The course documentation may only list what the teacher does, not what you are supposed to do, other than phrases such as ‘background reading’ or ‘independent study’. Instead of being asked to read Chapter 6 of the textbook you might be given extended reading lists of seemingly impossible breadth and depth, some of which will be too expensive to buy, out of the library, or, even if you can get hold of them, opaque or of uncertain relevance. The volume of material ‘covered’ in lectures may appear daunting, and it may be unclear if this is meant to be merely the tip of a hidden, huge and undefined iceberg of content, or the whole iceberg. If you managed to scribble down a comprehensive set of notes, would that be enough? What an essay or a report is supposed to look like and what is good enough to pass or get a top grade may be quite different from what was expected at school, but you may be unclear in what way. Rules about plagiarism or working with other students may seem alarmingly tough yet confusing. It may all feel weird, no matter how routine it feels to teachers, but somehow you have to get used to it.

Most students of course do manage to work out a way of dealing with all this ambiguity and complexity that, if not ideal, is tolerably effective in that they do not usually fail the first assignment or the first module. But once a student has gone through this disorienting and anxiety provoking process of adjustment they are not keen to go through it again anytime soon.

In order to operate at all, new students have to make some quick guesses about what is expected and work out a modus operandi – and this is usually undertaken on their own without discussion with others. It is very easy to get this wrong. In my own first year as an undergraduate I tried to operate on a ‘week by week’ ‘small task’ way as if I was preparing for regular test questions, as I had done at the Naval College where I had crammed for A-levels alongside my naval training – and I failed several of my University first year exams that made much higher level demands than I had anticipated and that would have taken a lot more work of a very different kind than I had managed. My conception of knowledge, and what I was supposed to be doing with it, was well articulated by William Perry’s description of the first stage in his scheme of student development: “Quantitative accretion of discrete rightness”. It was not what my teachers were hoping for from me – but I didn’t understand that and I was too uncertain to do anything else. Students who are driven by fear of failure, rather than hope for success, may become loathe to change the way they study in case it works even less well than what they have tried thus far. It is the high performing students who are more likely to experiment and be flexible.

Many first year courses are dominated by large class lectures, little discussion, little independence and fairly well defined learning activities and tasks (at least compared with later years) and no opportunity to discuss feedback on assignments. By the end of the first year, students may have turned into cabbages in response to this regime, with little development of independence of mind or study habits. In the second year students may be suddenly expected to work collaboratively, undertake peer assessment, undertake much bigger, longer, less well defined learning activities, deal with multiple perspectives and ambiguity, develop their own well argued positions, and so on. They may throw up their hands in despair or resist strongly.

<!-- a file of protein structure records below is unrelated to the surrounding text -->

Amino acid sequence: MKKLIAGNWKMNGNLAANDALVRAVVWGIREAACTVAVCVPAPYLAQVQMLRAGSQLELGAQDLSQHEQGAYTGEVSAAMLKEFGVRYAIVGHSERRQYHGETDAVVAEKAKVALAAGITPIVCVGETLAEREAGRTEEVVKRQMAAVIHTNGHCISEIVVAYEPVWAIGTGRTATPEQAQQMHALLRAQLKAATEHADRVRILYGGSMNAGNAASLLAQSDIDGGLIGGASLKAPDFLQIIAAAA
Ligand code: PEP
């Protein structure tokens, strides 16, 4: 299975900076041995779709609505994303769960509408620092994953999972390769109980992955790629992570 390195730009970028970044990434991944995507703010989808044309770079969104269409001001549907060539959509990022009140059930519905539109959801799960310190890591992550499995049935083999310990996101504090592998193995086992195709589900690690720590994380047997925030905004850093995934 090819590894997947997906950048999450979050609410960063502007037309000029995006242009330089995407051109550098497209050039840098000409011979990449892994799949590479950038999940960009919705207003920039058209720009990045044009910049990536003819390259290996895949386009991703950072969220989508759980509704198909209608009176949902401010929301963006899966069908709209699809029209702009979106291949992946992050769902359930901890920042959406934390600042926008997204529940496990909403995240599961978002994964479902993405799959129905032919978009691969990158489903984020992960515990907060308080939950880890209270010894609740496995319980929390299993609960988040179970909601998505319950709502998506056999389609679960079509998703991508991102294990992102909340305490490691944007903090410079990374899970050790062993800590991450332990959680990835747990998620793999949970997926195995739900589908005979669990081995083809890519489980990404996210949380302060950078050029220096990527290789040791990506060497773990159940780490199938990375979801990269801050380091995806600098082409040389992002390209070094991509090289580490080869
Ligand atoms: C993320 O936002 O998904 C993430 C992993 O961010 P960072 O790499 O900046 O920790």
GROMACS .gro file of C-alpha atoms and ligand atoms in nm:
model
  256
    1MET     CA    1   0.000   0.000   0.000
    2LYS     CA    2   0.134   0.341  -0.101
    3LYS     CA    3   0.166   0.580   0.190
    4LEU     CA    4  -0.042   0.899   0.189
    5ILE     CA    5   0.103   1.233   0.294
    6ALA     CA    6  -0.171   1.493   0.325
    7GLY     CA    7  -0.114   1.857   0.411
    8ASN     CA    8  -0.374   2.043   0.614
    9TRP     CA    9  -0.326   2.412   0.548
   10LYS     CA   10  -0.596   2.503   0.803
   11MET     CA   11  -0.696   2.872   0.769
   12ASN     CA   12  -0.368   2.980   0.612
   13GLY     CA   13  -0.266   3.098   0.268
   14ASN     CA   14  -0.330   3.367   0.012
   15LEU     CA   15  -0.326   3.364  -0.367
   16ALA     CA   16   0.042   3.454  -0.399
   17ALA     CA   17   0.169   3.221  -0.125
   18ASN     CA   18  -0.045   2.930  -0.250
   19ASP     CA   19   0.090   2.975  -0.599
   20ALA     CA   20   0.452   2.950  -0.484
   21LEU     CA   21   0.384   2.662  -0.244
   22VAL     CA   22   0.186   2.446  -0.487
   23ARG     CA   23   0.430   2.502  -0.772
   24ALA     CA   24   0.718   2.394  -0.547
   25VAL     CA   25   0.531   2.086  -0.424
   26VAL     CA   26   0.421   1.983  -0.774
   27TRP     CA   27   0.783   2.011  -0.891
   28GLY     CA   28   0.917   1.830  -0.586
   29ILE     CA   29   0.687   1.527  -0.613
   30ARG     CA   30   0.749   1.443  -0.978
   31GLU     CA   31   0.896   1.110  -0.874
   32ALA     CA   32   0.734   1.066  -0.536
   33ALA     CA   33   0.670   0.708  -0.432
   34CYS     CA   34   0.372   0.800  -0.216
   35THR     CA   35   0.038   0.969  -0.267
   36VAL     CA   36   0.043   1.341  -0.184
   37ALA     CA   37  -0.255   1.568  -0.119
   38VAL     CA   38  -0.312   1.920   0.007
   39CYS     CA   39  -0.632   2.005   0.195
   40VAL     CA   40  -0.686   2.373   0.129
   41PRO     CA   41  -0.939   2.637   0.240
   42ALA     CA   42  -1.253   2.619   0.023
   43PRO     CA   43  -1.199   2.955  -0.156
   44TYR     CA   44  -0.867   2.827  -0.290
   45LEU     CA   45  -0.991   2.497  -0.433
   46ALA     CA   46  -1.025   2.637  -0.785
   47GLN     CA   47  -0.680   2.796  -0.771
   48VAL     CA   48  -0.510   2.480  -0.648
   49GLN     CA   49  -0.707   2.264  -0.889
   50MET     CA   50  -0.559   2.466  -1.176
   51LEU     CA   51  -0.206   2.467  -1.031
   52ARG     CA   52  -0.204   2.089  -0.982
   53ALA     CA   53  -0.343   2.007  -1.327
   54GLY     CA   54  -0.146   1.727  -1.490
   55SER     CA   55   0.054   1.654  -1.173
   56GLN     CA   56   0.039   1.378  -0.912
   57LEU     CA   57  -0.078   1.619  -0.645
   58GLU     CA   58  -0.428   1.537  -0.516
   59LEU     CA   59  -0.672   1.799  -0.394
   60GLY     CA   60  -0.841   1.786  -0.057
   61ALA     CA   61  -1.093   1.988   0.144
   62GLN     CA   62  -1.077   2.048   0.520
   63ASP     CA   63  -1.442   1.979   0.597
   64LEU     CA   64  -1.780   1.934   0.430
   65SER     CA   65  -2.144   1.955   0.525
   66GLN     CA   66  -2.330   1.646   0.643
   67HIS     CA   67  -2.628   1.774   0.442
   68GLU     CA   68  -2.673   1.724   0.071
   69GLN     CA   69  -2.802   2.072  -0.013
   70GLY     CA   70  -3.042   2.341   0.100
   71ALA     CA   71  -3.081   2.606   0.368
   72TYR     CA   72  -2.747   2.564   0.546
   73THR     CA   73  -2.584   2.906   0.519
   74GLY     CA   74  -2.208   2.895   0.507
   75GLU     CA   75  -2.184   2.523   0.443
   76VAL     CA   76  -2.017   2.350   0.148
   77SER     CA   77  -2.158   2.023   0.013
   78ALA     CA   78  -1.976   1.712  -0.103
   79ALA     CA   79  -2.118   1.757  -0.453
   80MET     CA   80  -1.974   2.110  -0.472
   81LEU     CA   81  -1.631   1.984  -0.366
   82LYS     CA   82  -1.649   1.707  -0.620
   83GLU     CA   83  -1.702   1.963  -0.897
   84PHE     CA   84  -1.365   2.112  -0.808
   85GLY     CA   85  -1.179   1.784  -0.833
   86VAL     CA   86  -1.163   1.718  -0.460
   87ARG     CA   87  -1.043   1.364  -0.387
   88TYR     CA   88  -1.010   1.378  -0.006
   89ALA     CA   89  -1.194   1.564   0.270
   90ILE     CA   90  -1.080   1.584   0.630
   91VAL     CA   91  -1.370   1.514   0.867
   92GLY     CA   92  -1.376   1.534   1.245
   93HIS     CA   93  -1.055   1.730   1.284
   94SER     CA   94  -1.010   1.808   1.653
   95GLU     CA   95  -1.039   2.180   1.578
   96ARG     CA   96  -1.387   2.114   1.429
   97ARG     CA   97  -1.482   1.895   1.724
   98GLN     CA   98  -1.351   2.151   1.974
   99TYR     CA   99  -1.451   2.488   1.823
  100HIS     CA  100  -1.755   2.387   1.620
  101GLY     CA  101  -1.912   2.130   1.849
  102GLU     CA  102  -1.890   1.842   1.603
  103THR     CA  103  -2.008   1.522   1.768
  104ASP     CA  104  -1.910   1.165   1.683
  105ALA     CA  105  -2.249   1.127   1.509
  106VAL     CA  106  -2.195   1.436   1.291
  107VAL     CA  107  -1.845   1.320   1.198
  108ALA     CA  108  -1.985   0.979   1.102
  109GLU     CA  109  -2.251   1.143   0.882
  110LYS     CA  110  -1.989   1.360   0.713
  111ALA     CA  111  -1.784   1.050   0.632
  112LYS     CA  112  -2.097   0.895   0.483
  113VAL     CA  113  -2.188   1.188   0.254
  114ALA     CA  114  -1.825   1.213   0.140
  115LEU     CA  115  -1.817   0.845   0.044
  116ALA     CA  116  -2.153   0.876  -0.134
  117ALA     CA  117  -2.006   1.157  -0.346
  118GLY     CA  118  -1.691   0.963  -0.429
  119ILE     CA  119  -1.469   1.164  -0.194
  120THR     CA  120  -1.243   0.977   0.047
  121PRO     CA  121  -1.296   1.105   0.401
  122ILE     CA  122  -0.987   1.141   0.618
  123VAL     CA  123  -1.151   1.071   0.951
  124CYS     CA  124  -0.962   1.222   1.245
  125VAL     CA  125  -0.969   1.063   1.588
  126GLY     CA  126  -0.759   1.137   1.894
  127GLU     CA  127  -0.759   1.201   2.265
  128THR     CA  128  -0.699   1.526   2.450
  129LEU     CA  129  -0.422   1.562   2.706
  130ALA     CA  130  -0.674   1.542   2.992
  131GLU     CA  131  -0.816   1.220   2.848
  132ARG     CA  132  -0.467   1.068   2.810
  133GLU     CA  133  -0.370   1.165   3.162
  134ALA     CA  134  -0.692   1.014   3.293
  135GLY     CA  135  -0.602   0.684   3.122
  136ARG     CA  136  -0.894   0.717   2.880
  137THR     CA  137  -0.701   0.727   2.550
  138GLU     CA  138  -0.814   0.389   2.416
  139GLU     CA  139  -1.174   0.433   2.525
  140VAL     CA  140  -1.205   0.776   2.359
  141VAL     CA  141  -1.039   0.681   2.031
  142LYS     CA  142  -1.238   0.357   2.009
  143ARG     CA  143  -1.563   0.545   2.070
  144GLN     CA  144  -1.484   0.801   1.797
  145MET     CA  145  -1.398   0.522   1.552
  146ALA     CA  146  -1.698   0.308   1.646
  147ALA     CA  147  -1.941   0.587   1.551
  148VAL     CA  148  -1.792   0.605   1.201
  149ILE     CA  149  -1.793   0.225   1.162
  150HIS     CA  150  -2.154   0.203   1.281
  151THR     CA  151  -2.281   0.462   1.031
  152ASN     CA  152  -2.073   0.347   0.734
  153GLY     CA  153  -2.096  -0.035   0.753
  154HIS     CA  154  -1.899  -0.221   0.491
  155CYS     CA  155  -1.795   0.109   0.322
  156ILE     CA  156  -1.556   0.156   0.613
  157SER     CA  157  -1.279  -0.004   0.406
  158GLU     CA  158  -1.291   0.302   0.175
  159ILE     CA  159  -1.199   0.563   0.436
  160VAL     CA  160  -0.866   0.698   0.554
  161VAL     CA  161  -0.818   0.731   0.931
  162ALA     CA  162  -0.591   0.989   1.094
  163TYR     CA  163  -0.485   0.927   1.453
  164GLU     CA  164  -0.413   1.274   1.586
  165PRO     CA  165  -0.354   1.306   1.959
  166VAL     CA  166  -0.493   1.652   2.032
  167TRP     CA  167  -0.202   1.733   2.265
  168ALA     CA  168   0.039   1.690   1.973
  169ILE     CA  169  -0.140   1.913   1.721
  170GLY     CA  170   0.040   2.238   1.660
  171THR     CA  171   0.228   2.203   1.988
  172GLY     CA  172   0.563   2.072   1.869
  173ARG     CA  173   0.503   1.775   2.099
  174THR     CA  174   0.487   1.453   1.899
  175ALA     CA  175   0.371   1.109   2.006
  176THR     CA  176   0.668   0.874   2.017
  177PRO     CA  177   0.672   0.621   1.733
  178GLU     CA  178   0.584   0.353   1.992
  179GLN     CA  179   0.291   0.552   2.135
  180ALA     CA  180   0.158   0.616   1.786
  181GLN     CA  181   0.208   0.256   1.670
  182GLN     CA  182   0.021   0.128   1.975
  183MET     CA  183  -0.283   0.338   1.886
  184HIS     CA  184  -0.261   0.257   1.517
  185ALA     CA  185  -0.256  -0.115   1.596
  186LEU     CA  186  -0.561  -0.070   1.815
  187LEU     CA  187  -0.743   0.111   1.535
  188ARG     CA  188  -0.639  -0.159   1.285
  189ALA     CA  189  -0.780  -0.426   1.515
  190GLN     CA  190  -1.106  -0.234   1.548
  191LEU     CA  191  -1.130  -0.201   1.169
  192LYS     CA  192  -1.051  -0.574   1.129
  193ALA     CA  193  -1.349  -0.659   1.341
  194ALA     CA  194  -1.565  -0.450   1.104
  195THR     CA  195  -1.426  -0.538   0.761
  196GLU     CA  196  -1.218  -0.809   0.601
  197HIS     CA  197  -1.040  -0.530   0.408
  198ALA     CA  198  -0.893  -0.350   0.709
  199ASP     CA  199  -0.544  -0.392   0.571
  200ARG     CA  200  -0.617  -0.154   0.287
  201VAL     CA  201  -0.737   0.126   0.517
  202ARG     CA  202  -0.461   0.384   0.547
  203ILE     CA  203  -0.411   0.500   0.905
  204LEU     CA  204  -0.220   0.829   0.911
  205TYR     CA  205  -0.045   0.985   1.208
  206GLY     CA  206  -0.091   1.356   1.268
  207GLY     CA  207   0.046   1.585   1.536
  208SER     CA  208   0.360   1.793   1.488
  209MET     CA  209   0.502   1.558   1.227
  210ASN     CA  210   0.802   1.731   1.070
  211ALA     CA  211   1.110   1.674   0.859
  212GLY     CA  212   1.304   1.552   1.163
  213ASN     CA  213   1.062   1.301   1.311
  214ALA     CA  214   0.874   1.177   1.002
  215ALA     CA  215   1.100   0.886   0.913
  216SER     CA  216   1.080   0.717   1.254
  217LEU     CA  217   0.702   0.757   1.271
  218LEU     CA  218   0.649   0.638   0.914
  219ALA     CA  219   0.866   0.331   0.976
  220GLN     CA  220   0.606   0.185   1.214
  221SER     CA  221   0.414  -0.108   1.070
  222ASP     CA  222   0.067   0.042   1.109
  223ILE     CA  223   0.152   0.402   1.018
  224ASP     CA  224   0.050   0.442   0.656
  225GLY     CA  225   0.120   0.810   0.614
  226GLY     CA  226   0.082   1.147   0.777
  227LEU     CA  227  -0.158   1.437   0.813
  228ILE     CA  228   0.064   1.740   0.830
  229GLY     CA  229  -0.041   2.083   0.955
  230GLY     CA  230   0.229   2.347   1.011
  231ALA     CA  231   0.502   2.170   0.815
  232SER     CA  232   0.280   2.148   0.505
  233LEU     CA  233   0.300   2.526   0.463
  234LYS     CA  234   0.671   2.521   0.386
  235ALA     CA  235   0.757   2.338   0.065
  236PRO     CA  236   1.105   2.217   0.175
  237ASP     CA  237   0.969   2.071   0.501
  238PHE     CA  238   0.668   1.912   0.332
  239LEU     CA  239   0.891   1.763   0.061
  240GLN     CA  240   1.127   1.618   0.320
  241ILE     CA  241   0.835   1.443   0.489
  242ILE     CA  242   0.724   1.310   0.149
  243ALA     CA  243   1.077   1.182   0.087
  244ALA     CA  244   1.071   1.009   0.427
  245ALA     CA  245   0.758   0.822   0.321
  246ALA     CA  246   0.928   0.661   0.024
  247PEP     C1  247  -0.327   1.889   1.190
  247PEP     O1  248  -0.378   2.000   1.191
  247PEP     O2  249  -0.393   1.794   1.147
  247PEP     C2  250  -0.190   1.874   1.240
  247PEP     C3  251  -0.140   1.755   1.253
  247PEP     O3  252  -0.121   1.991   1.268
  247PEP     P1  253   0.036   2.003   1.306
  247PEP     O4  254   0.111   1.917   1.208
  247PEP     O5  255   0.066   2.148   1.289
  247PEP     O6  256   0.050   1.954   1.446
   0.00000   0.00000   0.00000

Teachers’ best response to this phenomenon involves getting their own expectations in early and explicitly, and not changing them radically as soon as students have got used to them. If you eventually want students to work collaboratively, require group work in the first week, not the second year. If you want them to read around and pull complex material together, require it in the first week and give them plenty of time and support to do it. If you want them to establish a pattern of putting in a full working week of 40 hours then expect that in the first week, and the second week….and make it clear what those hours might be spent on, and put class time aside to discuss what it was spent on and what proved productive and what did not. If you want students to lift their sights from Chapter 1 to what the entire degree is about, have a look at some really excitingly good final year student project reports in week one, and bring the successful and confident students who wrote them into the classroom to discuss how they managed it, talking about their pattern of studying that led to getting a first and a place to do a Doctorate. In brief, get your clear and high expectations in early, with plenty of opportunity to discuss what they mean.

Students will find this alarming and amazing – but they will get used to it just as they got used to whatever you did before. It will seem equally strange, but no more so than before. The crucial issue is that they will now be getting used to the right thing.

Risk Taking in Teaching




I had the extreme pleasure of attending a panel conversation as part of the 4th Annual SoTL symposium last week.  Panel members were Dr. Murray Drew from Agriculture and Bioresources, Dr. Jay Wilson and Dr. Michelle Prytula from Education, Dr. Daniel Regnier from St. Thomas More, Philosophy, Dr. Tracie Risling from Nursing and Dr. Mike Bradley from Physics/Engineering Physics.